Home / Blogs / The Wetland Vampire: Dodder
October 28, 2021
Dodder tends to form a dense web of orange tendrils that spread across and intertwine with various host plants (Photo Credit: Arthur Haines).
Wizard’s net, devil’s guts, witch’s hair: all of these names bring to mind images of fine tendrils of mysterious threads. In reality, they are all common names for some of the approximately 200 plants within the genus Cuscuta, also known as dodder. The name dodder comes from the Middle English word “daderen,” which means to quake or tremble, but it is uncertain what the actual connection is between trembling and this parasitic plant. Perhaps the host plant that it parasitizes trembles under the dodder plant’s weight? Or quakes from fear of its impending clutch?
The “fangs” of a dodder plant, or its haustoria, are the slight protrusions seen on the vine (Photo Credit: Mironmax Studios/Shutterstock).
Dodder is a peculiar specimen, with traits not commonly seen within your average mixture of wetland species. It does not contain much chlorophyll, or any chlorophyll at all in some species, and therefore has limited photosynthetic potential; rather, it parasitizes a host plant and receives its nutrients that way. Using rootlike tendrils called haustoria, dodder pulls nutrients from its host. Some, like this NPR article, have compared dodder to a vampire since it “sinks its fangs into its victim and starts drinking” once it has latched onto a host plant. It has small scales in place of the usual photosynthetic leaves and its lack of photosynthetic potential correlates with its orange color- limited chlorophyll results in an absence of green coloration.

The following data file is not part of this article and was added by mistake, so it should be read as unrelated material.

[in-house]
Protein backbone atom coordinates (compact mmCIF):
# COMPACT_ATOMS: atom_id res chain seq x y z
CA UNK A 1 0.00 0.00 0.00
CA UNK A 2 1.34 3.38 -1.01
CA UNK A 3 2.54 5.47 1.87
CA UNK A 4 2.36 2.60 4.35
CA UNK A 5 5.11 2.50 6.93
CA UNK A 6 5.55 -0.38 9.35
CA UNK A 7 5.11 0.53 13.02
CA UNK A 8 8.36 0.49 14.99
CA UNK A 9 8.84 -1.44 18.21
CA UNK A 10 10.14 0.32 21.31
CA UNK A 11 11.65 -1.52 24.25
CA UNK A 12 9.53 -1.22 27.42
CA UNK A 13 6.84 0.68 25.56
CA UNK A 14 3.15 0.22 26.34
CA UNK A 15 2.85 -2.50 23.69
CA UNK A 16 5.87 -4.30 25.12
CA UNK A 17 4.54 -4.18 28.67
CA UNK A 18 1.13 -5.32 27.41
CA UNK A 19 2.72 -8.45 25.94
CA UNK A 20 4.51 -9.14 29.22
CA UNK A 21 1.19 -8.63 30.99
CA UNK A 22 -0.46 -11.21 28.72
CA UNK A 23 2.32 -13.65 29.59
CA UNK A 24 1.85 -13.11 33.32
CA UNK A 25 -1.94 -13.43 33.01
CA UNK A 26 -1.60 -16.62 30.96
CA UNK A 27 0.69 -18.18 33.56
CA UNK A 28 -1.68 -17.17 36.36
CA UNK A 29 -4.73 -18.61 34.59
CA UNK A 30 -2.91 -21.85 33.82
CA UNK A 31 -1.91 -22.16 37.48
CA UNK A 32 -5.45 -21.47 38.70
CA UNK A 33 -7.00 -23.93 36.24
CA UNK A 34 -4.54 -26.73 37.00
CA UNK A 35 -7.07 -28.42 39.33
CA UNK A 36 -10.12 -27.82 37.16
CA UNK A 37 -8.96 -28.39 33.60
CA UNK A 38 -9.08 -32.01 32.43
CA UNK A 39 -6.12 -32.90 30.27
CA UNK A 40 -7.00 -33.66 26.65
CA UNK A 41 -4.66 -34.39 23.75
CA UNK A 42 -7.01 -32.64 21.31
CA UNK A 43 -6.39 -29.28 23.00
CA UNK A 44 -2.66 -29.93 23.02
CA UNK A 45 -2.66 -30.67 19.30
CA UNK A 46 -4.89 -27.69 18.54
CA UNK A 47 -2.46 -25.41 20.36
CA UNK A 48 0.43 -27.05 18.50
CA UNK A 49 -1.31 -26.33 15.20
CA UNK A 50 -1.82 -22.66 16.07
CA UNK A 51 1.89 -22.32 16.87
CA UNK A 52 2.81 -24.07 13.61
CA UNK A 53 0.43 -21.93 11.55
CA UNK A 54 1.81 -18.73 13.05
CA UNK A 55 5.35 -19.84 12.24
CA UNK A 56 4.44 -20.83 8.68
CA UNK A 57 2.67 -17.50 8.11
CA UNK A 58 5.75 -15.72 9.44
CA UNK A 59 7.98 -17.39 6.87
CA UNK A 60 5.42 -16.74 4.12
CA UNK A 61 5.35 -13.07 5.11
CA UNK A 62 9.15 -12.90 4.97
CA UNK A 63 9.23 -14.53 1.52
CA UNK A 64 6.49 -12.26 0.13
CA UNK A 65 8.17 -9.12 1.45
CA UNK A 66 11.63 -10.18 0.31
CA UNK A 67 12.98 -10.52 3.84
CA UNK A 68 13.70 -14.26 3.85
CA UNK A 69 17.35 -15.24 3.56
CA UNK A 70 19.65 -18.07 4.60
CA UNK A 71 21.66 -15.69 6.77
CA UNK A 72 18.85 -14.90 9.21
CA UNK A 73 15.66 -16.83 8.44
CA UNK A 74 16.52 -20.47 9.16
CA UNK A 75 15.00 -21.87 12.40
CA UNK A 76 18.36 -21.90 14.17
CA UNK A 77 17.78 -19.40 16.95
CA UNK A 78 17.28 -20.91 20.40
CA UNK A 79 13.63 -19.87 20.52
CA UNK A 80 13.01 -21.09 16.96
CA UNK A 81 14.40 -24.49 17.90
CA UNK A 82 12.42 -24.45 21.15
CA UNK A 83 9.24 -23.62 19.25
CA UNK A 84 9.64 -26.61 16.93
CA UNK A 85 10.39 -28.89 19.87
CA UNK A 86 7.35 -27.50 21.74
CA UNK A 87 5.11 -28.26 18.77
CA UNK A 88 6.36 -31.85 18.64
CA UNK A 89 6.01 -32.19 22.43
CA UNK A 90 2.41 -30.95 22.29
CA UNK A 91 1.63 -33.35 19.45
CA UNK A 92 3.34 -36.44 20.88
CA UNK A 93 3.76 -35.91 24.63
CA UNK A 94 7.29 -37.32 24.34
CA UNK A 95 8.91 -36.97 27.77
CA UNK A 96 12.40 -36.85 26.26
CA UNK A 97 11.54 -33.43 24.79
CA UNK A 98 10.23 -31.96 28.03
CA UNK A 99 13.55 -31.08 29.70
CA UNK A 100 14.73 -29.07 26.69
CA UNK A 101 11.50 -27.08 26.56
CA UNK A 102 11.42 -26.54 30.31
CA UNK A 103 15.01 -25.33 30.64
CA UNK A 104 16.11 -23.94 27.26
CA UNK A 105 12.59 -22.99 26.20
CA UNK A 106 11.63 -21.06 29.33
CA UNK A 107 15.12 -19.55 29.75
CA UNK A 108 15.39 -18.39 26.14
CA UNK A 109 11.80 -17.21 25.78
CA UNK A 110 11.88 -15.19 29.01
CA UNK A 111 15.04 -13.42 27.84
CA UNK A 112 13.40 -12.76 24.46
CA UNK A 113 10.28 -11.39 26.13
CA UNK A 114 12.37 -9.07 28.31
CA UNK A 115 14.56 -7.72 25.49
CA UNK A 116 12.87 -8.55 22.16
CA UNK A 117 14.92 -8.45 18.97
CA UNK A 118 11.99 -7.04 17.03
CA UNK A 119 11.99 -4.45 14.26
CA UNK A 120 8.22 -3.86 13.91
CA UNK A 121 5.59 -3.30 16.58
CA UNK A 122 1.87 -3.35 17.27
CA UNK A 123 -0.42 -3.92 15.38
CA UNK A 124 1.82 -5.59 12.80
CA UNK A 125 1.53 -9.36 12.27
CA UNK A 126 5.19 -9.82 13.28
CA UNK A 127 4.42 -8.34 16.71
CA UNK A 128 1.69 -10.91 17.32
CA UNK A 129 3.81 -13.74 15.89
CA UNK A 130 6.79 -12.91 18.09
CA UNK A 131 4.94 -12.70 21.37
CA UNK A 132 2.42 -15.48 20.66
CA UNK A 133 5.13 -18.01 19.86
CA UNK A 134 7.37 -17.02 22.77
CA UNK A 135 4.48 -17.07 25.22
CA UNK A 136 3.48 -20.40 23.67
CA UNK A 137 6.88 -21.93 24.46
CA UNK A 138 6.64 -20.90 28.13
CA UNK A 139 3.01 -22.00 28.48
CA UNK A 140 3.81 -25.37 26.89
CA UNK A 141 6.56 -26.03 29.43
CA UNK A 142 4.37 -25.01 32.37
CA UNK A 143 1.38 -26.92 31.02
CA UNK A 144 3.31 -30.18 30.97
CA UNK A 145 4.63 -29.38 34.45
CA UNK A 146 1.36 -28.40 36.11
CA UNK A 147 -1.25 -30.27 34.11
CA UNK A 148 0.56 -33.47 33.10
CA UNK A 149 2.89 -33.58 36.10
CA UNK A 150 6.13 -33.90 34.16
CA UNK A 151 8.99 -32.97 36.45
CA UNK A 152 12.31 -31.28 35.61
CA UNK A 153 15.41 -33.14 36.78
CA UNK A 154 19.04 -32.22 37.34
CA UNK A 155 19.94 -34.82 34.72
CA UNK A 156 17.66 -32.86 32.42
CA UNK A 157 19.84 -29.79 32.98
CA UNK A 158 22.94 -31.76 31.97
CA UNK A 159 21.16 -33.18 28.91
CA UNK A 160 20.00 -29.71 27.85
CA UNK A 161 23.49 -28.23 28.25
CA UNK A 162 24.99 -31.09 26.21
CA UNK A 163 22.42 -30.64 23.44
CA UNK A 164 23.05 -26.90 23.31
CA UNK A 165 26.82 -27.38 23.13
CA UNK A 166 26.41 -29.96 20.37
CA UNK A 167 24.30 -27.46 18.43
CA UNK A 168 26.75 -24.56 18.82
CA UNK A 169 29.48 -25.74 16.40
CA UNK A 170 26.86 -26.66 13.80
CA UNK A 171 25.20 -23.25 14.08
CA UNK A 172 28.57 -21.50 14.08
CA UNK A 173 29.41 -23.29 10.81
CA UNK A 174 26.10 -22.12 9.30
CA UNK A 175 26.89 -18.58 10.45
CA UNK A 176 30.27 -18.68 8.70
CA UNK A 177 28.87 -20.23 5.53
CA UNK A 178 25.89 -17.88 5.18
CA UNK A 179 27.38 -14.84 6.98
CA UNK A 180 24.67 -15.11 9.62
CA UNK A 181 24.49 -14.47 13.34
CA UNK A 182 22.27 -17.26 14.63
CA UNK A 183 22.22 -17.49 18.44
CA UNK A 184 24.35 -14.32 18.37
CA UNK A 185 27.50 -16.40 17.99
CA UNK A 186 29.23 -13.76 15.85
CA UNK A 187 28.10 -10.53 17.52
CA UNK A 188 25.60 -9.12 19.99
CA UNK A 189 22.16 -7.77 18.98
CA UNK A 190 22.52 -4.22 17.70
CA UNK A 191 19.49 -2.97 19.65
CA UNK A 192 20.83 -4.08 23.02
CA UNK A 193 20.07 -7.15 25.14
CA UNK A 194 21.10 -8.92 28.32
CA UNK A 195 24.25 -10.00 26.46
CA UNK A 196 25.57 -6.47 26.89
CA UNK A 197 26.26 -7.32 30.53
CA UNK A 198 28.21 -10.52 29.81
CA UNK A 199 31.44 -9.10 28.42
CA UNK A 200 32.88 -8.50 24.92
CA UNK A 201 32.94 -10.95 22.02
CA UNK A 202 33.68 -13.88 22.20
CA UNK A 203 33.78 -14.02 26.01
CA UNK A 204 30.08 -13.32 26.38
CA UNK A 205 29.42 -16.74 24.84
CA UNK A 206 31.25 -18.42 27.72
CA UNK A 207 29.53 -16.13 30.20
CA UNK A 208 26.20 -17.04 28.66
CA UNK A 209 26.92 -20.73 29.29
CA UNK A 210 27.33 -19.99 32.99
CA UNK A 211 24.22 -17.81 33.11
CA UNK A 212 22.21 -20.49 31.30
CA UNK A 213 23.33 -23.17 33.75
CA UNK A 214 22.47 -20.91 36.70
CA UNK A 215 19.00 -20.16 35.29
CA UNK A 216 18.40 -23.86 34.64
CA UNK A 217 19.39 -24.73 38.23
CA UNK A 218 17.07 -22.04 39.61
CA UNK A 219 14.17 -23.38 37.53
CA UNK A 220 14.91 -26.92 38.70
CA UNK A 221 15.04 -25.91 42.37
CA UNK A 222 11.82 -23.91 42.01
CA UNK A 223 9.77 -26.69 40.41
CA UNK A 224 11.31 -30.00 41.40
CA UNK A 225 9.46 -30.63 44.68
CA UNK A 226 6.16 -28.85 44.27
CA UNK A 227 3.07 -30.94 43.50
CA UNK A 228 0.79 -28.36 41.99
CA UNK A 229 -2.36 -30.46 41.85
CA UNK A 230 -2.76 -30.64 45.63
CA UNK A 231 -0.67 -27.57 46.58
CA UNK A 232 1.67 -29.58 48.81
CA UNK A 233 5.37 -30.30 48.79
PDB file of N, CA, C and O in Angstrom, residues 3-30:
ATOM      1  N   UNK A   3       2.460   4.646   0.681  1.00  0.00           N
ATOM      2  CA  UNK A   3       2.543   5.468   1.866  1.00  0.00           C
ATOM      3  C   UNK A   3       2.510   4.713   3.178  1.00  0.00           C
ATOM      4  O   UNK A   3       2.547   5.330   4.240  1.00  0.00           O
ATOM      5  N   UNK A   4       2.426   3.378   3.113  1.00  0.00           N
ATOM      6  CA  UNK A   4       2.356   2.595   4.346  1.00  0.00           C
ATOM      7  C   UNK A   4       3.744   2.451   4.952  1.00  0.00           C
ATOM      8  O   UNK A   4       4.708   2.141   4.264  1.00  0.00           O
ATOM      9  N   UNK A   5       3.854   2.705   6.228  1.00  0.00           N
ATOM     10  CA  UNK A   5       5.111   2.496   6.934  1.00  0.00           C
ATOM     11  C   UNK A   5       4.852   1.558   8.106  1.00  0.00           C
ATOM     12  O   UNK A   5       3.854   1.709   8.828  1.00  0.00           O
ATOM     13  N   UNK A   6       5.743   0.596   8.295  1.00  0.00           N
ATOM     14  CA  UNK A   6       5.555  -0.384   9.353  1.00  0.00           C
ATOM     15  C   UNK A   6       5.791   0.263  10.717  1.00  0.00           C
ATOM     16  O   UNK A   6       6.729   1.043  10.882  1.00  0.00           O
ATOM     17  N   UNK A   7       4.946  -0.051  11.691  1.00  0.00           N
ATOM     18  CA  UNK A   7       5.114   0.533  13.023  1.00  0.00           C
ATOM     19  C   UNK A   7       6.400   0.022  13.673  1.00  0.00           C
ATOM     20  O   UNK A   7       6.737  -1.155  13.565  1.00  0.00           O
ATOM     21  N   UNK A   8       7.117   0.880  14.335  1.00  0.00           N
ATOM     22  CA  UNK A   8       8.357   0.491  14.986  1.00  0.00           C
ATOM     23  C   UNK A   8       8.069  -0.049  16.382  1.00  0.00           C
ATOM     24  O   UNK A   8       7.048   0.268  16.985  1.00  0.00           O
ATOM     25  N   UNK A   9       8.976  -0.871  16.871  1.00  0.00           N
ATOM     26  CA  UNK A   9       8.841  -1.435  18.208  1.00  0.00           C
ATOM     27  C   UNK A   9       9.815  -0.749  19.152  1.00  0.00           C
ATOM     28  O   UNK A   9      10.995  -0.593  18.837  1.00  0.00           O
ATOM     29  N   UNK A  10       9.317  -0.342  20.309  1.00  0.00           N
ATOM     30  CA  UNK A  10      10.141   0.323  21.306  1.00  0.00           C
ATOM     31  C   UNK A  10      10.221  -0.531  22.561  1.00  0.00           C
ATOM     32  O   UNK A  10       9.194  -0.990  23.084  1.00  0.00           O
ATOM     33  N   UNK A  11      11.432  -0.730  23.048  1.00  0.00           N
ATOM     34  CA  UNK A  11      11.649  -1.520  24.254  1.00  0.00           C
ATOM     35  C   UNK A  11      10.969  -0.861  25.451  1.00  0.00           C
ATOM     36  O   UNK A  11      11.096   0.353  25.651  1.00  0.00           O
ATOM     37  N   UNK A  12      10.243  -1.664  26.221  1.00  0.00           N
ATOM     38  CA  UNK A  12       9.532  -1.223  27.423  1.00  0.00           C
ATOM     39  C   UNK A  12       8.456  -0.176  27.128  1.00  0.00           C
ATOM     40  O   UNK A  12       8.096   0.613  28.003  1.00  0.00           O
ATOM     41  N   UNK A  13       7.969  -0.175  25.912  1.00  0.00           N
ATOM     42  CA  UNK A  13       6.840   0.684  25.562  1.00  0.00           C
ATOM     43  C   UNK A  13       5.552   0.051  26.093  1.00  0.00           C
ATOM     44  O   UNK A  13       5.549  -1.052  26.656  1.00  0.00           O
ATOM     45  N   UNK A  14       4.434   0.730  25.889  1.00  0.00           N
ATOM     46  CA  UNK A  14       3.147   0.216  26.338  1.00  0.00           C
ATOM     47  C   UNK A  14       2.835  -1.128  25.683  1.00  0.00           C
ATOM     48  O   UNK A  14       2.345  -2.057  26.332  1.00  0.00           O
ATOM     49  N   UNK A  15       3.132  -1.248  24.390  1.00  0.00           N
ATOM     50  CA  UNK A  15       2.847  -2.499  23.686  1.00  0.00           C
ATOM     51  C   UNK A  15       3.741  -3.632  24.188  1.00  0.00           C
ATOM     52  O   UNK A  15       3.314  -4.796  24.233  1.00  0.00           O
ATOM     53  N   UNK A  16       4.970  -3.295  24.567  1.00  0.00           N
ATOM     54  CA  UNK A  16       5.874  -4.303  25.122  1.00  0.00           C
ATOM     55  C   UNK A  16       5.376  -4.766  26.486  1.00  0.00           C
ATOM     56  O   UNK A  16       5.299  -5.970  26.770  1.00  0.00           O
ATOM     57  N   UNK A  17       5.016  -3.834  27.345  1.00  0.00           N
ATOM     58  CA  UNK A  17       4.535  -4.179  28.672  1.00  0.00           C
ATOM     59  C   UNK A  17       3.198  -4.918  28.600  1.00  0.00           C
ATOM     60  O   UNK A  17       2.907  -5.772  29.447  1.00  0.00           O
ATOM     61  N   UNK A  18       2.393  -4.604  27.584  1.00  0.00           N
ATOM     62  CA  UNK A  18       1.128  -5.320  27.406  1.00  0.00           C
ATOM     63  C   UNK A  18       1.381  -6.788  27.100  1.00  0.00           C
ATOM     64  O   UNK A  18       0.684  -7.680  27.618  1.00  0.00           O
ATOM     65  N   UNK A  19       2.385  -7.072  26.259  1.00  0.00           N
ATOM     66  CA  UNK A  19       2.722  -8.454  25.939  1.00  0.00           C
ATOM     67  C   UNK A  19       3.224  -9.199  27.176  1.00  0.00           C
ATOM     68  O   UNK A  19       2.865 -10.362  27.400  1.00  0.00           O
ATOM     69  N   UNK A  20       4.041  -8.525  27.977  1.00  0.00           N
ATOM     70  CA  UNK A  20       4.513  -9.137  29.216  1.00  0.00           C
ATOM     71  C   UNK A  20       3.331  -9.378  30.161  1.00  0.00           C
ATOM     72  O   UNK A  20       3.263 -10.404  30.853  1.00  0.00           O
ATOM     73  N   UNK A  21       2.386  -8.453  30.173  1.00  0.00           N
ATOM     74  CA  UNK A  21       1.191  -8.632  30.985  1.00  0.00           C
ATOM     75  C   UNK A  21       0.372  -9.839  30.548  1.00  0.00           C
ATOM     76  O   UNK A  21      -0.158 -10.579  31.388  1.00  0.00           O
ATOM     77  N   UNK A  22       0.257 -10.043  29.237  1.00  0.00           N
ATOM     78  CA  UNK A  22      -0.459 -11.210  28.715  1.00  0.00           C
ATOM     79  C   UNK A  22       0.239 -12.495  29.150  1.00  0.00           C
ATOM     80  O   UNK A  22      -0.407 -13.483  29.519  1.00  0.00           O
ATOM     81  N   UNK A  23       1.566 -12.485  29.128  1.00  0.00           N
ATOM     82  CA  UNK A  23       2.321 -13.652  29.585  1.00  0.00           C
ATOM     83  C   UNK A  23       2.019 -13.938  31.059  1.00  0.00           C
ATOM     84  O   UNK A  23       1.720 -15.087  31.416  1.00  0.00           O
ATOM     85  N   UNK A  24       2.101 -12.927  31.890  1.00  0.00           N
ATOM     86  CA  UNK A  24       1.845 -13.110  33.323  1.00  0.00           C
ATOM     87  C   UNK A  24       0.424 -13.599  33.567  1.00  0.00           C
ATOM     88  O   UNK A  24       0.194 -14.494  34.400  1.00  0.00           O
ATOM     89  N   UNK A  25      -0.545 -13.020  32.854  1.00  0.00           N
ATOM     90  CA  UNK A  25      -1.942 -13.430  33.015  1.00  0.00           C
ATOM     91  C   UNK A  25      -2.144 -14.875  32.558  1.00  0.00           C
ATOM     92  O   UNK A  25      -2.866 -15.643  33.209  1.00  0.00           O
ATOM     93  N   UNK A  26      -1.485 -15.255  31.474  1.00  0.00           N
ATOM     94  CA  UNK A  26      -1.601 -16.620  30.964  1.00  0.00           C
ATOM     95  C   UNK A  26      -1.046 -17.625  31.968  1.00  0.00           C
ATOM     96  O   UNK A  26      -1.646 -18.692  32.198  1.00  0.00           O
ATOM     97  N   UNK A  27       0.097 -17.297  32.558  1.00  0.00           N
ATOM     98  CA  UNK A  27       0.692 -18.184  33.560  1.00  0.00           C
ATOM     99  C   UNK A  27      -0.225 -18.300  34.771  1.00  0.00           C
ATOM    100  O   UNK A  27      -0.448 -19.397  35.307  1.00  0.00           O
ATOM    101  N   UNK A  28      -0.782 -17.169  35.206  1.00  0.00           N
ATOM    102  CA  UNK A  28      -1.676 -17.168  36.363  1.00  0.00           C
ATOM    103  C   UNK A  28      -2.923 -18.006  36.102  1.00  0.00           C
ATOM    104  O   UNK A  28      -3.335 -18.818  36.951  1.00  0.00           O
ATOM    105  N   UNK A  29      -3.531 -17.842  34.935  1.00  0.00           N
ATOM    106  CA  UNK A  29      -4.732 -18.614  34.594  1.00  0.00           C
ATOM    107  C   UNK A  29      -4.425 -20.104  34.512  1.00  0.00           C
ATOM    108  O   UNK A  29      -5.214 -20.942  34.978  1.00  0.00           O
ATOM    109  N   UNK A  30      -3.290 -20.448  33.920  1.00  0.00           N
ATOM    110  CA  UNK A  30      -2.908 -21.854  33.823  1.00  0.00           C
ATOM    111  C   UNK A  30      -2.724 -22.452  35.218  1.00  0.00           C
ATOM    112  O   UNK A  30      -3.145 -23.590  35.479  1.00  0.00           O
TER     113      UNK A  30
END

Once the fangs of dodder sink into its host, it no longer requires roots and this vampire-plant is free to take flight, attaching itself to other neighboring plants. Since it intrudes into multiple different plants with its haustoria, dodder is often the bearer of disease, spreading viruses and bacteria between plants during its parasitization process.
While it is often regarded as a farm pest, particularly on cranberry plants, there are several native species of dodder within the Chesapeake Bay Watershed (in addition to many nonnative species that have entered the region). One prevalent species across the watershed is common dodder, Cuscuta gronovii. This species has small white flowers that are pollinated by wasps and it generally grows in wet, disturbed areas. Not many animals feed on common dodder, or dodder species in general, but it does support local pollinators.
Cuscuta gronovii develops small white blooms starting in July and persisting through October; the flowers are commonly pollinated by wasps (Photo credit: R.W. Smith, University of Michigan).
During each of the handful of times that I’ve seen dodder, its spooky orange color has stood out dramatically in contrast with the surrounding green vegetation. It certainly does look like some wizard’s net, the devil’s guts, or a witch’s hair as it sprawls across the nearby plants in an orange tangled web. While its erie presence may be of concern in certain situations, the native dodder species add an interesting diversity to survival techniques employed by plants in this region. It is always an exciting find when working in the field – just don’t let it spook you too much!
Forests Projects Coordinator
Forests for the Bay